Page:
Together with local Indigenous organizers, leaders, allies, and dedicated volunteers, this program will contribute to nationwide and statewide efforts to increase the awareness, education, and enhance supports for MMIWG2S (Missing and Murdered Indigenous Women, Girls and Two-Sprit), through an Indigenous-focused Red Dress Day Informational event. This event will include a discussion panel informing the public of the complexities of this issue and inform the implementation needs for the California Feather Alert that will be woven together with Indigenous cultural traditions such as traditional singers and storytellers. Programming was implemented spring 2024. 

Art and Storytelling in Cambodia Town+ 
United Cambodian Community, Long Beach 
Project Director: Sayon Syprasoeuth 

Long Beach is home to the largest Cambodian population in the world except for Cambodia herself, and many community members have suffered trauma caused by the Cambodian genocide of the 1970s. In recognition that many elders who are the custodians of these narratives, will be gone before long. This project will record and transcribe the stories of community members, conduct art workshops to illustrate stories, and offer at least one presentation/celebration evening for sharing, to be held at a local public library. This program will print and distribute the stories and illustrations to participants and donate copies to local libraries as well. Videography of the event will be donated to local libraries and shared online in social media. Programming will run May through November, 2024. 

Black Punk Resonance+ 
Alameda Free Library, Alameda 
Project Director: Vaile Fujikawa 

The Alameda Free Library will present, Black Punk Resonance, on June 29  2024, for an electrifying celebration of Black Music Month. Programming will include a special musical guest, who will highlight the influential role of Black punks in shaping the genre. Set against the backdrop of the East Bay, a pivotal hub in the punk music scene, this event pays homage to the rebellious spirit of punk while honoring the diverse voices that have enriched its legacy. Don’t miss this unforgettable evening of music, culture, and community.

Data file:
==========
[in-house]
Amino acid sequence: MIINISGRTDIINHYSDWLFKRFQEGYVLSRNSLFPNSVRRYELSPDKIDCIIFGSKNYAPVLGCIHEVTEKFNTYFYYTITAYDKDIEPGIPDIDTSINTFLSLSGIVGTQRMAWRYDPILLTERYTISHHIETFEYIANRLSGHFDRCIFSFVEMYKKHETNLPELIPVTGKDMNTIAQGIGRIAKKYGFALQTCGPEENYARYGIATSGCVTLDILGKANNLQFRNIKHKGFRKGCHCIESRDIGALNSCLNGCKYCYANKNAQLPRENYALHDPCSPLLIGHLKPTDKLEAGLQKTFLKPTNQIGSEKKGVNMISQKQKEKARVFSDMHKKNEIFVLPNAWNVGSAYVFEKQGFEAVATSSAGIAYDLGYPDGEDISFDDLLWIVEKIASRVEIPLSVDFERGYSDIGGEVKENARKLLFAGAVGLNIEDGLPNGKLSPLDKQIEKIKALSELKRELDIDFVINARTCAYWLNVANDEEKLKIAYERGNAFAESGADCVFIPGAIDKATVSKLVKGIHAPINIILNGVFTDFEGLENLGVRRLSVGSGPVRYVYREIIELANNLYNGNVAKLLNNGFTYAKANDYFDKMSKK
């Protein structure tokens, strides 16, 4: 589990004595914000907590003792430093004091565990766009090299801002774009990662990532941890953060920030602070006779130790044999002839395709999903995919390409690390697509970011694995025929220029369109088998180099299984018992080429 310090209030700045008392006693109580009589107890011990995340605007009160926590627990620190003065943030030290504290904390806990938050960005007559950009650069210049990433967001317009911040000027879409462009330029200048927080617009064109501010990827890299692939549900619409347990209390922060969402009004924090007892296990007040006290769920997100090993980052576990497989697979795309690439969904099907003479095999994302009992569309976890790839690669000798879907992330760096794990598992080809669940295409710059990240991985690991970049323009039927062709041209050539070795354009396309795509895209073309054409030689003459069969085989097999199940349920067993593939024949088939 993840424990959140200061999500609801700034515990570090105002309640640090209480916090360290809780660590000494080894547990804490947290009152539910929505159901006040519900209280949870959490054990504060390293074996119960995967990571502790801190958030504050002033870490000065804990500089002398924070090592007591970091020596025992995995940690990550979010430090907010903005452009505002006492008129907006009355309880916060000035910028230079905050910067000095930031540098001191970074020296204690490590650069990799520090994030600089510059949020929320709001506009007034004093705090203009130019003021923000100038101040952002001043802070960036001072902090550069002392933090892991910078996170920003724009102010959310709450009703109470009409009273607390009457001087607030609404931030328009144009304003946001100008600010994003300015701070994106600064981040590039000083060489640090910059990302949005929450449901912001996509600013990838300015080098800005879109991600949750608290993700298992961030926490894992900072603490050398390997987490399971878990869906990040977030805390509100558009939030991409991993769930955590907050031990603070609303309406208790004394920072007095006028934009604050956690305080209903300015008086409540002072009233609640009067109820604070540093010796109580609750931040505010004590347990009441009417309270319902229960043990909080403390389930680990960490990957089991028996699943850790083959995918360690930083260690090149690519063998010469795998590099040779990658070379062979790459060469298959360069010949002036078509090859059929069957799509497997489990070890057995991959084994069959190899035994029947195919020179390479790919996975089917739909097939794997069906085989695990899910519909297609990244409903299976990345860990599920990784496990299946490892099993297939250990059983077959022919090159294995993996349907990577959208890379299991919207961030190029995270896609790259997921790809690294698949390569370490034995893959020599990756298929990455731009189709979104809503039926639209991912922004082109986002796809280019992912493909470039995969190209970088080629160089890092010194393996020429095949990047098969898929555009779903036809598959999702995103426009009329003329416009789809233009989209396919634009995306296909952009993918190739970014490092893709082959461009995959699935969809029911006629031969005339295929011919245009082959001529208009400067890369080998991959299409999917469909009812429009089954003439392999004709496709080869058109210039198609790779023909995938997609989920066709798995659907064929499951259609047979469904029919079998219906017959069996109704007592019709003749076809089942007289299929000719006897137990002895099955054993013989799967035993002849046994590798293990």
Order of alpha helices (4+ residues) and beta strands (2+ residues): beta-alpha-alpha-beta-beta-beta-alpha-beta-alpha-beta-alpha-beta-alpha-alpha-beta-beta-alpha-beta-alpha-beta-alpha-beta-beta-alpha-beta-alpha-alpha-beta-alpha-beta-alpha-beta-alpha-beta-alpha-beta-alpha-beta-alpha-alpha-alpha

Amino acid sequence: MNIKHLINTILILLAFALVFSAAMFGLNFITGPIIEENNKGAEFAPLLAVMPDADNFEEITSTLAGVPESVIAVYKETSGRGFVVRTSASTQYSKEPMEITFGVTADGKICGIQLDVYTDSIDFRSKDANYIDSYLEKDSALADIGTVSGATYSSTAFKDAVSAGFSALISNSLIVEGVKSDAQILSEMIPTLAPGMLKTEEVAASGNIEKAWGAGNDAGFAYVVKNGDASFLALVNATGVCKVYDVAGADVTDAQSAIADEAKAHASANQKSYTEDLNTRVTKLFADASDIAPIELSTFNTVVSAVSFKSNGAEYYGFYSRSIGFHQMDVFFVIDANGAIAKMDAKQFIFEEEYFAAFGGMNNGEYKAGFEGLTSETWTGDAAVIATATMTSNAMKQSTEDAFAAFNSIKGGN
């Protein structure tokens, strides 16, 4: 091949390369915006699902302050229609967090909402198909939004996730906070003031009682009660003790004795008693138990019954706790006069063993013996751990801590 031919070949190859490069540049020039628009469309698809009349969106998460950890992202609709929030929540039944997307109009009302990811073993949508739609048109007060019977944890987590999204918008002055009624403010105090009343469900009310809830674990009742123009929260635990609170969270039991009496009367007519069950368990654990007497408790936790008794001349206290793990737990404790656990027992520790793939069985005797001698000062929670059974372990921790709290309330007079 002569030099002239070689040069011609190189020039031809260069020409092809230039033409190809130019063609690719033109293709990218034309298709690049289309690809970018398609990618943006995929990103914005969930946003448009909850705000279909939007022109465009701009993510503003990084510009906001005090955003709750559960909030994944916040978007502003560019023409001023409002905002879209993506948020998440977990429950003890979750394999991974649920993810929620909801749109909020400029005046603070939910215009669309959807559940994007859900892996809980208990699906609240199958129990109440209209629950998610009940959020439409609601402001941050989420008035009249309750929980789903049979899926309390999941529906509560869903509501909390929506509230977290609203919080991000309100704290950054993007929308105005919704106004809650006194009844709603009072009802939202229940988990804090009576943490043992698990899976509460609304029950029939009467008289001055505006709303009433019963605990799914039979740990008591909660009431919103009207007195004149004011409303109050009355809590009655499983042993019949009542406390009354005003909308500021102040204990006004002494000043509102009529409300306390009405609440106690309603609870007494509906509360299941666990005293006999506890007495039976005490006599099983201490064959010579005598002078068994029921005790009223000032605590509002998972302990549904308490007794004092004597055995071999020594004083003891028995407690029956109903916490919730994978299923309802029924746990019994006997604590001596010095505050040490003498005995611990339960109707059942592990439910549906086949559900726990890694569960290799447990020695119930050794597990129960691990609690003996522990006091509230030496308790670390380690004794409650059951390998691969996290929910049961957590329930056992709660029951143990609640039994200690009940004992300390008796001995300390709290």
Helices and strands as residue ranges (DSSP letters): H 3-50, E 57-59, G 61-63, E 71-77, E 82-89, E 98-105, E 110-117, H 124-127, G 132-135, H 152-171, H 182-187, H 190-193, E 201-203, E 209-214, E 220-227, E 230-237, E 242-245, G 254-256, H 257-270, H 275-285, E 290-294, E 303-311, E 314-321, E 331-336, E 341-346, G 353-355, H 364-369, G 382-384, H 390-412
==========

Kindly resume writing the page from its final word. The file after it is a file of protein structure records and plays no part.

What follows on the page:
Give Us The Word: Queer Yesterday, Today, and Forever+ 
Intersection for the Arts, San Francisco / Queer Rebel Productions 
Project Director: KB Boyce 

In partnership with the GLBT Historical Society, Queer Rebel Productions will present Give Us the Word, a literary arts project focused on Queer and Trans BIPOC (Black, Indigenous, and People of Color) poetry, spoken word, and storytelling in October 2024. The theme of “Queer Yesterday, Today, and Forever,” will pay homage to Queer ancestors. It will provide a platform for audiences and participants to connect with often overlooked histories of San Francisco’s GLBT community. The event will include: a writing workshop for invited participants who will write about an object in the GLBTHS museum; a public reading by participants followed by a panel discussion.  

The San Joaquin Valley Book Fest 
Fresno Arts Council, Fresno 
Project Director: Danielle Shapazian 

The San Joaquin Valley Book Fest is a one-day celebration of books and authors from Central California that will take place on Saturday, May 4, 2024, from 9 am to 4:30 pm on the grounds of the historic Fig Garden Swim and Racquet Club in Fresno, California. Readings of children’s literature, poetry, fiction, and non-fiction will be offered throughout the day, along with interactive question and answer sessions. A pop-up outdoor bookstore will sell the traditionally and self-published works of local authors. The event is free of charge and open to all. 

Acorn Stories+ 
International House Davis, Davis 
Project Director: Anuj Vaidya